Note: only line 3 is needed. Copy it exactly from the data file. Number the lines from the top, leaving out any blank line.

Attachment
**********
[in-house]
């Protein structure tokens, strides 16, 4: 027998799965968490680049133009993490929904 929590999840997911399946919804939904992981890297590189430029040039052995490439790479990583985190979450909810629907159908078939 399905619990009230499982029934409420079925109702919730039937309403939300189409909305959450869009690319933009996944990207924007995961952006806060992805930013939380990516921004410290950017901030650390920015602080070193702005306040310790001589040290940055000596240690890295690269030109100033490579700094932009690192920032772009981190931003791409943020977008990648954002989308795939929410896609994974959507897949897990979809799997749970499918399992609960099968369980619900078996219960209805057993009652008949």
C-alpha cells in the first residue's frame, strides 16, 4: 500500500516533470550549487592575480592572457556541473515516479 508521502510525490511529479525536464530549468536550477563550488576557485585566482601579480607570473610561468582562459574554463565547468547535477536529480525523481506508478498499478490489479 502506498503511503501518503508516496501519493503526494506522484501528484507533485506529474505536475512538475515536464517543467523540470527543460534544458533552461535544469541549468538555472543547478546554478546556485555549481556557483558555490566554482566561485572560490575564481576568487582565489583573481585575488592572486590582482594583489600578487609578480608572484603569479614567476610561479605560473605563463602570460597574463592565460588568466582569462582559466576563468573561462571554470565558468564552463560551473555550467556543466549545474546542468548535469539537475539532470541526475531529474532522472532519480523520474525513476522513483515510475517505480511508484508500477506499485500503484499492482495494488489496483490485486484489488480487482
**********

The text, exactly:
C-alpha cells in the first residue's frame, strides 16, 4: 500500500516533470550549487592575480592572457556541473515516479 508521502510525490511529479525536464530549468536550477563550488576557485585566482601579480607570473610561468582562459574554463565547468547535477536529480525523481506508478498499478490489479 502506498503511503501518503508516496501519493503526494506522484501528484507533485506529474505536475512538475515536464517543467523540470527543460534544458533552461535544469541549468538555472543547478546554478546556485555549481556557483558555490566554482566561485572560490575564481576568487582565489583573481585575488592572486590582482594583489600578487609578480608572484603569479614567476610561479605560473605563463602570460597574463592565460588568466582569462582559466576563468573561462571554470565558468564552463560551473555550467556543466549545474546542468548535469539537475539532470541526475531529474532522472532519480523520474525513476522513483515510475517505480511508484508500477506499485500503484499492482495494488489496483490485486484489488480487482